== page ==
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4.3. The peptide bond

The peptide bond

The amino acids are joined to form peptides and proteins by a peptide bond. If the number of amino acids that make up the peptide is less than ten, it is called an oligopeptide, and if it is greater than ten, the peptide is called a polypeptide.

The peptide bond is a bond between the carboxyl group (-COOH) of one amino acid and the amino group (-NH2) of another amino acid. The peptide bond involves the loss of a water molecule and the formation of a CO-NH covalent bond. It is actually an amide- type covalent bond.

Amide bond

An amide bond is a bond in which an amino group -NH2 and a carboxyl group -COOH are attached.

In turn, this bond can be hydrolyzed by separating the two amino acids. 

The set of two amino acids linked by a peptide bond is called a dipeptide. If it is three amino acids linked by peptide bonds, tripeptide, and so on. 

Generically speaking of oligopeptides when it consists of less than ten amino acids and of polypeptides when there is a high number of amino acids.

The two ends of a peptide are not equivalent, since it has an N-terminal and a C-terminal end. By convention, the amino terminus is considered the beginning of the peptide chain.

The peptide bond is stabilized because the carbon, oxygen and nitrogen atoms share electrons, which causes two resonant forms to appear and that the bond between carbon and nitrogen has a partial double bond character.

Due to this partial double bond character of the peptide bond, the arrangement in space of the four atoms of the peptide unit and the two alpha carbon atoms is such that they lie in the same plane (peptide plane) with fixed distances and angles; this planar arrangement is rigid. There is only freedom of rotation around the alpha carbons.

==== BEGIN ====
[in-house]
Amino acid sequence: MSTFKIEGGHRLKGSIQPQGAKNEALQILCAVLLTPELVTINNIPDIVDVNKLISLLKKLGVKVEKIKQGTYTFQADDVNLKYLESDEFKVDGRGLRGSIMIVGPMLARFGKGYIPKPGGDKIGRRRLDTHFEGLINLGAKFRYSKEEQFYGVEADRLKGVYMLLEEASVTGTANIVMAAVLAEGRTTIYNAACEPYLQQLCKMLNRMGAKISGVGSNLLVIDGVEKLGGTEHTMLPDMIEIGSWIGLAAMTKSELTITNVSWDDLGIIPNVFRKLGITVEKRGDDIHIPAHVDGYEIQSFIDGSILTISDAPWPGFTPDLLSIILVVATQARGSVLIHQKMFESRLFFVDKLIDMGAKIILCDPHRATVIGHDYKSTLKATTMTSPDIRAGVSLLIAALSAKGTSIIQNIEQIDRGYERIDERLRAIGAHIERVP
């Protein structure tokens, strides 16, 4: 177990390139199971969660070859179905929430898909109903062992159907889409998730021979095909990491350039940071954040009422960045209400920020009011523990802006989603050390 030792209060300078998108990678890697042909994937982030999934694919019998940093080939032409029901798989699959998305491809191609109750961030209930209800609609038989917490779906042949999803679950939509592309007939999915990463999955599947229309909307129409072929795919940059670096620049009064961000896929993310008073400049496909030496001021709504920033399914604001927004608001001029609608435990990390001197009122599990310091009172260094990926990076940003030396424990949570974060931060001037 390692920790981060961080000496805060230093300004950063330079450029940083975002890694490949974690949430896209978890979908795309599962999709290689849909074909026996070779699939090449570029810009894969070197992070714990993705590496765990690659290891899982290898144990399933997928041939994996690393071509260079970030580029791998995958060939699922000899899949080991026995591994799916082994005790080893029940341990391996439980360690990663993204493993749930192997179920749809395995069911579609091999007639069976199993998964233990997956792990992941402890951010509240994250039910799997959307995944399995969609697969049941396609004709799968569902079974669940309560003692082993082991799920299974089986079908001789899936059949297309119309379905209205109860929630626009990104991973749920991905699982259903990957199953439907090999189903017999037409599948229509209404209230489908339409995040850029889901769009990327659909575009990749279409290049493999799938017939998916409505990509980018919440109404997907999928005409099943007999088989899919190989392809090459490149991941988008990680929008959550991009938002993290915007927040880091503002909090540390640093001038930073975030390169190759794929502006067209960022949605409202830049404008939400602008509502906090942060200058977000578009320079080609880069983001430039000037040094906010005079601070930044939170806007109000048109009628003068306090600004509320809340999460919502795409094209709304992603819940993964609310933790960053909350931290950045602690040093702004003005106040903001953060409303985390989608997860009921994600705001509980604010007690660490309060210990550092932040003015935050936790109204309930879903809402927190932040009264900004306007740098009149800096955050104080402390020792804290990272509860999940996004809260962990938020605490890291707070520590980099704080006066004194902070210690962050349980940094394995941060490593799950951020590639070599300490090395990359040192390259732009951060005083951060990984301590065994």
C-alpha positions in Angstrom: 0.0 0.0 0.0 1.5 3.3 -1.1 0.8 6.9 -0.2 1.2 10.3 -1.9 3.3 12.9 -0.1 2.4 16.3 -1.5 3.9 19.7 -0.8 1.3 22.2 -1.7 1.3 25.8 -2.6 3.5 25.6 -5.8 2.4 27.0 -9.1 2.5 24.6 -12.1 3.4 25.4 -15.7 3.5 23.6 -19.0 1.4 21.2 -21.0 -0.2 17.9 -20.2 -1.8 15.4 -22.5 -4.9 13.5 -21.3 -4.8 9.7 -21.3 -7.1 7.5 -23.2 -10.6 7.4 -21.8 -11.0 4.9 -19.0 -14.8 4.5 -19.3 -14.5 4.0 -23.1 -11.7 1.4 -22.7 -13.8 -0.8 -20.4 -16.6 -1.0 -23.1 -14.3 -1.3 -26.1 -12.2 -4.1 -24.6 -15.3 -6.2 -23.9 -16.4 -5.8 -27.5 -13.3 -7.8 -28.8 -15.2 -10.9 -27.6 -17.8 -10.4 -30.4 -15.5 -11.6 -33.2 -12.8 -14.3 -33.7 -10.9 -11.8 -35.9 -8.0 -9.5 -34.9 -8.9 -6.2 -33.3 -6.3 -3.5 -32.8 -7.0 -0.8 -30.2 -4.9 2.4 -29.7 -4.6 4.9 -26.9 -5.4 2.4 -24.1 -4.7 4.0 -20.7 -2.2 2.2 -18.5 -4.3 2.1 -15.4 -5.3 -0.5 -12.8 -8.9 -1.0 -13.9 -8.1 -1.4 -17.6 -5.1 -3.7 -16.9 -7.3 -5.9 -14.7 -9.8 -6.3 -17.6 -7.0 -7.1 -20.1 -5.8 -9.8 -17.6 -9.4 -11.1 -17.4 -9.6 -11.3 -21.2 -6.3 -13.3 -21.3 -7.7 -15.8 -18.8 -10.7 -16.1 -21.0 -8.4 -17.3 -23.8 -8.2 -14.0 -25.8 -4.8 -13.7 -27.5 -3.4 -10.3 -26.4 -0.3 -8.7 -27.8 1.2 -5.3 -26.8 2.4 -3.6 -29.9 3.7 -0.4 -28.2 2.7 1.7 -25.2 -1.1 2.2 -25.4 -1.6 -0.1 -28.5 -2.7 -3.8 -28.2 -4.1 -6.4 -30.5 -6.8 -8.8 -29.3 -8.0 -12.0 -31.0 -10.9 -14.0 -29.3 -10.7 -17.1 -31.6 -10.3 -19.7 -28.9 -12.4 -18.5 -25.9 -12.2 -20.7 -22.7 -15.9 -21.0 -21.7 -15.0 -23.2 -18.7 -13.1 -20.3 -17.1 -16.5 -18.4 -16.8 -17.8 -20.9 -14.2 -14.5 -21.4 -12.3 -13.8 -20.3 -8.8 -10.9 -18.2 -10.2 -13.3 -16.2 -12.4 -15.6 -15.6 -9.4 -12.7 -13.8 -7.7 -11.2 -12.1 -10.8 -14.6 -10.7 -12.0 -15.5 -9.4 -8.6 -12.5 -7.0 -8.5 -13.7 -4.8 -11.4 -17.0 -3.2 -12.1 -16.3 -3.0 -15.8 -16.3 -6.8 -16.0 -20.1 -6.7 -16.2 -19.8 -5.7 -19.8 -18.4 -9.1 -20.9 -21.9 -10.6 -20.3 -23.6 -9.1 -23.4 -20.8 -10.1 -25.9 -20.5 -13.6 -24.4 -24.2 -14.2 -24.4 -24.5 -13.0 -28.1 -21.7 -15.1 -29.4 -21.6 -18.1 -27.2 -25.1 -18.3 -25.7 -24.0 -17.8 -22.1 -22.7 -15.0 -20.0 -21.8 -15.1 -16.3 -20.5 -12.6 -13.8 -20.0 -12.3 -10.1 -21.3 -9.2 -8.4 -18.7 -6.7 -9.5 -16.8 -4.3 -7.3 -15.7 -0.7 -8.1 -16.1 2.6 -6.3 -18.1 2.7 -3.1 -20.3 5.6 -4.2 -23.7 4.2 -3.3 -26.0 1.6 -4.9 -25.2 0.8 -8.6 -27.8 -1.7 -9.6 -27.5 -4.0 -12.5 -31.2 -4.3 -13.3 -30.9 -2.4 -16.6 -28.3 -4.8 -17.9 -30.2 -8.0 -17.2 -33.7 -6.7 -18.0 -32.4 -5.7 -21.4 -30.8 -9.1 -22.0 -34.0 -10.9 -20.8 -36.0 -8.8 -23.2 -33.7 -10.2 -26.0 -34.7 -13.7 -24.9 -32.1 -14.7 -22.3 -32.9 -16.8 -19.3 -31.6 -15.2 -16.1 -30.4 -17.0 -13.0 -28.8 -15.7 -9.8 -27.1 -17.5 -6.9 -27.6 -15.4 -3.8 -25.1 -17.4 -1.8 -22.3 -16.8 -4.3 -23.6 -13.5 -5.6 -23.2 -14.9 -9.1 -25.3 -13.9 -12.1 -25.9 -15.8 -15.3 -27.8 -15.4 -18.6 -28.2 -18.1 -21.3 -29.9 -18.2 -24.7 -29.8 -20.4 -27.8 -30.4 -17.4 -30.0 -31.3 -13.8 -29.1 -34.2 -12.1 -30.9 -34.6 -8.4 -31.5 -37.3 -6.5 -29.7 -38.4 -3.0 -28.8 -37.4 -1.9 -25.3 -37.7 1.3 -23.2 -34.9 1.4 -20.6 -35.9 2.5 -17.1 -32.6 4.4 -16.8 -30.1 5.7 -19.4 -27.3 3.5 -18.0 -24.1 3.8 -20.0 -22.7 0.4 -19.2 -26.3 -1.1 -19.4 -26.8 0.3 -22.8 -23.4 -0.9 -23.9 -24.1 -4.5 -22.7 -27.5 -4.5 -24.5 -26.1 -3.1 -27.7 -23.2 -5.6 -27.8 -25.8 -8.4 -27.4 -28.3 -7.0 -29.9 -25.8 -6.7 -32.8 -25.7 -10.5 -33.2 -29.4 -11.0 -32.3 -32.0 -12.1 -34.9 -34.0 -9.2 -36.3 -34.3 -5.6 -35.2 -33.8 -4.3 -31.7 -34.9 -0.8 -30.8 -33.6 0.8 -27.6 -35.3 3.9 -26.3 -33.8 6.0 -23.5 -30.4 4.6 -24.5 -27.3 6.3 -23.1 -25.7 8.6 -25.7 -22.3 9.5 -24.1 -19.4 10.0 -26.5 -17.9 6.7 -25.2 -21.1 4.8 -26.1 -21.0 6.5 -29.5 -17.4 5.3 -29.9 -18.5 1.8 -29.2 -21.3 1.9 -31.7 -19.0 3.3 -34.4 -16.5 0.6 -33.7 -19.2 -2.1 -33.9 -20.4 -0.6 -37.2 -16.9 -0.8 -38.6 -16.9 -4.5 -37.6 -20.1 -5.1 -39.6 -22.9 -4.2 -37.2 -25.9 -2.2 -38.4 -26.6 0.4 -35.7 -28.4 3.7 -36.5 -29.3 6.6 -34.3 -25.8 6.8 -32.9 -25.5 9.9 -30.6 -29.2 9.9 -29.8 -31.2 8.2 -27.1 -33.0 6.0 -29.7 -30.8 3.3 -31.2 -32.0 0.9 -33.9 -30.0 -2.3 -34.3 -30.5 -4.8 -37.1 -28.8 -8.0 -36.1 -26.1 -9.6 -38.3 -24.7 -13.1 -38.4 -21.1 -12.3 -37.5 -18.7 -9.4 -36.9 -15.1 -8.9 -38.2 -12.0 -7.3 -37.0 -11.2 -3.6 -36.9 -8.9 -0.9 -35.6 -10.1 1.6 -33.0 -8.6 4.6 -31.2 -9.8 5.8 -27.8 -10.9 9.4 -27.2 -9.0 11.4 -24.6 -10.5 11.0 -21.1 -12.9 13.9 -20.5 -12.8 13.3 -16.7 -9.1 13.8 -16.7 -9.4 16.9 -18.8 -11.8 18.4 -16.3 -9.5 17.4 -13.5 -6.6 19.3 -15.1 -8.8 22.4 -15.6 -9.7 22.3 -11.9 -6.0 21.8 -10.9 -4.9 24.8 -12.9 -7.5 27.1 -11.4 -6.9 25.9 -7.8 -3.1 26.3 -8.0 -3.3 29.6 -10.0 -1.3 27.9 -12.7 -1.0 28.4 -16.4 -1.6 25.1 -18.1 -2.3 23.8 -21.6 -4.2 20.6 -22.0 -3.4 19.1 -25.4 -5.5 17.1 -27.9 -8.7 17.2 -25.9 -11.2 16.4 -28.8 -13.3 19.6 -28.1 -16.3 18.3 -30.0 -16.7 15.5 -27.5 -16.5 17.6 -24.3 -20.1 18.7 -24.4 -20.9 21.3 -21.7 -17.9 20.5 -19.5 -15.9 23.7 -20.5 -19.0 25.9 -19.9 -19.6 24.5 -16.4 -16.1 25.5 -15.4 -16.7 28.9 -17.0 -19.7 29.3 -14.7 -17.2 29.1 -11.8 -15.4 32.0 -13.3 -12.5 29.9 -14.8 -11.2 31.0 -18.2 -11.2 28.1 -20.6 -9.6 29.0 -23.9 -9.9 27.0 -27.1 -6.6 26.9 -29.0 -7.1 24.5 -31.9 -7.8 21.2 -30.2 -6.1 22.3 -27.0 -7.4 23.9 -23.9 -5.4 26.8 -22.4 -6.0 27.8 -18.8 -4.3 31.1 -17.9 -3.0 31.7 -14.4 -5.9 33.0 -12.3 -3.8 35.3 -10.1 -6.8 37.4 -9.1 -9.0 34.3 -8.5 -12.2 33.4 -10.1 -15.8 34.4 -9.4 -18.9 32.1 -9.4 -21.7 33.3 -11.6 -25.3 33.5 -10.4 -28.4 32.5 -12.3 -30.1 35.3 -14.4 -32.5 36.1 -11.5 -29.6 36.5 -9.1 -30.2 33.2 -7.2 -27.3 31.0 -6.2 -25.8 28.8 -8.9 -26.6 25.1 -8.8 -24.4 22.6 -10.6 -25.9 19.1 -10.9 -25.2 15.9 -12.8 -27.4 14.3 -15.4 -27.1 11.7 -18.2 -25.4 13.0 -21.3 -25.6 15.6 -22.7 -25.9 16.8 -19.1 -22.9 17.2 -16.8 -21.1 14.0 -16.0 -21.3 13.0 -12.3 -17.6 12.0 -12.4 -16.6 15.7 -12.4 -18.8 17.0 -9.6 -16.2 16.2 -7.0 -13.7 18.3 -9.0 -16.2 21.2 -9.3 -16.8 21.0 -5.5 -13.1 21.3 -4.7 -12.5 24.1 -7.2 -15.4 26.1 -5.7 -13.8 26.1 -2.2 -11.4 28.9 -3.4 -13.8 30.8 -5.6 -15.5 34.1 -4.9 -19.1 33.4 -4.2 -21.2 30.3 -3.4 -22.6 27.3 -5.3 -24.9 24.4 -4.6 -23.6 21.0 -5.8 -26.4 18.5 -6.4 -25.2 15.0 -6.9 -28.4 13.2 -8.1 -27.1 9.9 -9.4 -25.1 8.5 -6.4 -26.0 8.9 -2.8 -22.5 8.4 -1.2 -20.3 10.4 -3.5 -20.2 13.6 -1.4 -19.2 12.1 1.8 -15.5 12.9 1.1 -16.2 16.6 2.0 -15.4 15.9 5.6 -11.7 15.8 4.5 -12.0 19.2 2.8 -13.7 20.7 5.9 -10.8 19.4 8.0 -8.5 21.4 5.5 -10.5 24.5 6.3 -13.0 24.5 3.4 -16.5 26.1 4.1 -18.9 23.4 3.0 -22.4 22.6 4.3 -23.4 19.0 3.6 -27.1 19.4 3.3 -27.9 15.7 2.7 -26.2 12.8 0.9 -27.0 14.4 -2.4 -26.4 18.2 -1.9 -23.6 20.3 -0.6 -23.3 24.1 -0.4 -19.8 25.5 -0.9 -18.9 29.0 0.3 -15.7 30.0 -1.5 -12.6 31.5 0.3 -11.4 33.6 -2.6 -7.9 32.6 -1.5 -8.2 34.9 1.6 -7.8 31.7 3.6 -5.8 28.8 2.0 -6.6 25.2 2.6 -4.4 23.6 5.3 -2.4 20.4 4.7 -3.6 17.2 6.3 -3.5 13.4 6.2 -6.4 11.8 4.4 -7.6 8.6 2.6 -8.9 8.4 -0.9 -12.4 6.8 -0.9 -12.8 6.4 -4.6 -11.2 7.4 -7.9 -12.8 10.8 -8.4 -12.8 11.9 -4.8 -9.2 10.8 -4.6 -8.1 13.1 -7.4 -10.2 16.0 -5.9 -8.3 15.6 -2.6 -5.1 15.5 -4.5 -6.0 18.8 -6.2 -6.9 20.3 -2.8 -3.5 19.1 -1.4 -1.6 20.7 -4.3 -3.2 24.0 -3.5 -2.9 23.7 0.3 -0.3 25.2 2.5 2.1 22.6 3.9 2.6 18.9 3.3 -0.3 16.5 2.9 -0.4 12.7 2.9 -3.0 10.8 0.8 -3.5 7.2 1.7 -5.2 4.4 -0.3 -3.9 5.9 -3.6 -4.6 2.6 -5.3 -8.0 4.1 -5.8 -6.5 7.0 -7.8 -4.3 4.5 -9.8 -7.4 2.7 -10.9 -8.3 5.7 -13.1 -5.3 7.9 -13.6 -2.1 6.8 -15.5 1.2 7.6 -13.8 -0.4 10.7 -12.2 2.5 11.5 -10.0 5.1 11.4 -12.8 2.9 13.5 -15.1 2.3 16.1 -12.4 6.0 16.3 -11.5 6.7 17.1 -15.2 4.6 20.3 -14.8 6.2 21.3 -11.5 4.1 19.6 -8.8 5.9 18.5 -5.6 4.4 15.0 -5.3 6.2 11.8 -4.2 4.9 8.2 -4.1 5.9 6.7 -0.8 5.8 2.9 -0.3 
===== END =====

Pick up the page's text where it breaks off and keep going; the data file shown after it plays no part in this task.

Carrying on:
The radicals of the amino acids do not participate in the peptide bonds, being arranged up and down, alternately, in the polypeptide,

The main characteristics of the peptide bond are:

  • It is an amide-type bond between the carboxyl group of one amino acid and the amino of another with the release of a water molecule, but it is shorter than other bonds.
  • The peptide bond has a partial double bond character, which is why it is rigid and does not show twist, which causes the atoms involved (C and N, as well as O and H) to lie in the same plane.
  • The peptide bond presents polarity with the appearance of charge densities in O and N. This property is responsible for the appearance of H bonds between peptide bonds, responsible for the secondary structure of proteins.

Fundamental ideas about the peptide bond

The peptide bond is the one that occurs at the junction of two amino acids. The carboxyl group (-COOH) of an amino acid and the amino group (-NH2) of another amino acid are joined, detaching themselves from a water molecule.